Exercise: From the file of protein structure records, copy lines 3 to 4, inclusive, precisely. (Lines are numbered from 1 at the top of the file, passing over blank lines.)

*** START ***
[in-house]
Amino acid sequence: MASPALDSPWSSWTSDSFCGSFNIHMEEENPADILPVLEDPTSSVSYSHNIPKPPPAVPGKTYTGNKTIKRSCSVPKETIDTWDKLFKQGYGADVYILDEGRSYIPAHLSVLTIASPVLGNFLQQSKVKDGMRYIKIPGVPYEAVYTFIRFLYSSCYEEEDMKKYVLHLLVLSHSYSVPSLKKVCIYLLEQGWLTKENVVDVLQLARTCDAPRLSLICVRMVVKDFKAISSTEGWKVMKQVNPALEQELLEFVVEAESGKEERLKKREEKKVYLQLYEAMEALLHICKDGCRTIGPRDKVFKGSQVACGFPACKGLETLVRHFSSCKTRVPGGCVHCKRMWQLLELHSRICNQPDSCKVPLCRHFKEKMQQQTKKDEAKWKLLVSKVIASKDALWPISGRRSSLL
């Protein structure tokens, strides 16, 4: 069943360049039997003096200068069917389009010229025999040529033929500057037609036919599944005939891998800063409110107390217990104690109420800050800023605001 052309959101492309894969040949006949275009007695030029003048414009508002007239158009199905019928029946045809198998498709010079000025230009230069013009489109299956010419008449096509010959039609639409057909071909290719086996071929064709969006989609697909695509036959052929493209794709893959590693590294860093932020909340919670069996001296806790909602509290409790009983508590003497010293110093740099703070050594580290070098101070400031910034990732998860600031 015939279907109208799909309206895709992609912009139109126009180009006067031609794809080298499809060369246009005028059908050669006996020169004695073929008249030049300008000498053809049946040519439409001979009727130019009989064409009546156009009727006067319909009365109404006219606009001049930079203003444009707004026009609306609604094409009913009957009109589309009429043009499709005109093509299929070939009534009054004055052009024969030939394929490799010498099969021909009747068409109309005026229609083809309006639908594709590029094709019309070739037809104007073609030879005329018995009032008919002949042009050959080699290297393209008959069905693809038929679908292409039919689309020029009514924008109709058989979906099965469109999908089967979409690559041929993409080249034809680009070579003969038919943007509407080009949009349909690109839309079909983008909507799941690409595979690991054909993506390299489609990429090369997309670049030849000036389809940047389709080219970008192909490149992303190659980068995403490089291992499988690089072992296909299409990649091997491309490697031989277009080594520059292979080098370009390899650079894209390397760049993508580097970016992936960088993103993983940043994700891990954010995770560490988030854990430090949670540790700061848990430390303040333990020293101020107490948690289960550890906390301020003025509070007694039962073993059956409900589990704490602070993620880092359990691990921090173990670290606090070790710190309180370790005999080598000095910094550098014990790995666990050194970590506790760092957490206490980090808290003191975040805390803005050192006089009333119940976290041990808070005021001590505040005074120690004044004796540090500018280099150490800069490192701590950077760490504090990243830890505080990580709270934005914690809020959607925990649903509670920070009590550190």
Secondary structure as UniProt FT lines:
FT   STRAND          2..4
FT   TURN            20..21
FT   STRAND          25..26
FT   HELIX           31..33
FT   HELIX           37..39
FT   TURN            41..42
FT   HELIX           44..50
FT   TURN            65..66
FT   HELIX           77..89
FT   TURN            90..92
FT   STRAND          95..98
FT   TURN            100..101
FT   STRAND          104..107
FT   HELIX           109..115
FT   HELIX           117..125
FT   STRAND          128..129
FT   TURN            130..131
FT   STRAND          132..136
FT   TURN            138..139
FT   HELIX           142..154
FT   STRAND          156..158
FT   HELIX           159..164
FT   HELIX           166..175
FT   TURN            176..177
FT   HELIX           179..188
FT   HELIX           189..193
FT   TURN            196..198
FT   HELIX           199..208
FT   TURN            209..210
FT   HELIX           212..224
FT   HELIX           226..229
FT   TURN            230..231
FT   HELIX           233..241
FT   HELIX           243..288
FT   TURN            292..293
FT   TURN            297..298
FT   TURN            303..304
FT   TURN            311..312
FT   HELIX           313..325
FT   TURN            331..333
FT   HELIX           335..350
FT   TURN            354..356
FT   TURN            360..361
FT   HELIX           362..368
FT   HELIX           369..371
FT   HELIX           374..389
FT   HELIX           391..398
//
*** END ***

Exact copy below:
């Protein structure tokens, strides 16, 4: 069943360049039997003096200068069917389009010229025999040529033929500057037609036919599944005939891998800063409110107390217990104690109420800050800023605001 052309959101492309894969040949006949275009007695030029003048414009508002007239158009199905019928029946045809198998498709010079000025230009230069013009489109299956010419008449096509010959039609639409057909071909290719086996071929064709969006989609697909695509036959052929493209794709893959590693590294860093932020909340919670069996001296806790909602509290409790009983508590003497010293110093740099703070050594580290070098101070400031910034990732998860600031 015939279907109208799909309206895709992609912009139109126009180009006067031609794809080298499809060369246009005028059908050669006996020169004695073929008249030049300008000498053809049946040519439409001979009727130019009989064409009546156009009727006067319909009365109404006219606009001049930079203003444009707004026009609306609604094409009913009957009109589309009429043009499709005109093509299929070939009534009054004055052009024969030939394929490799010498099969021909009747068409109309005026229609083809309006639908594709590029094709019309070739037809104007073609030879005329018995009032008919002949042009050959080699290297393209008959069905693809038929679908292409039919689309020029009514924008109709058989979906099965469109999908089967979409690559041929993409080249034809680009070579003969038919943007509407080009949009349909690109839309079909983008909507799941690409595979690991054909993506390299489609990429090369997309670049030849000036389809940047389709080219970008192909490149992303190659980068995403490089291992499988690089072992296909299409990649091997491309490697031989277009080594520059292979080098370009390899650079894209390397760049993508580097970016992936960088993103993983940043994700891990954010995770560490988030854990430090949670540790700061848990430390303040333990020293101020107490948690289960550890906390301020003025509070007694039962073993059956409900589990704490602070993620880092359990691990921090173990670290606090070790710190309180370790005999080598000095910094550098014990790995666990050194970590506790760092957490206490980090808290003191975040805390803005050192006089009333119940976290041990808070005021001590505040005074120690004044004796540090500018280099150490800069490192701590950077760490504090990243830890505080990580709270934005914690809020959607925990649903509670920070009590550190």
Secondary structure as UniProt FT lines: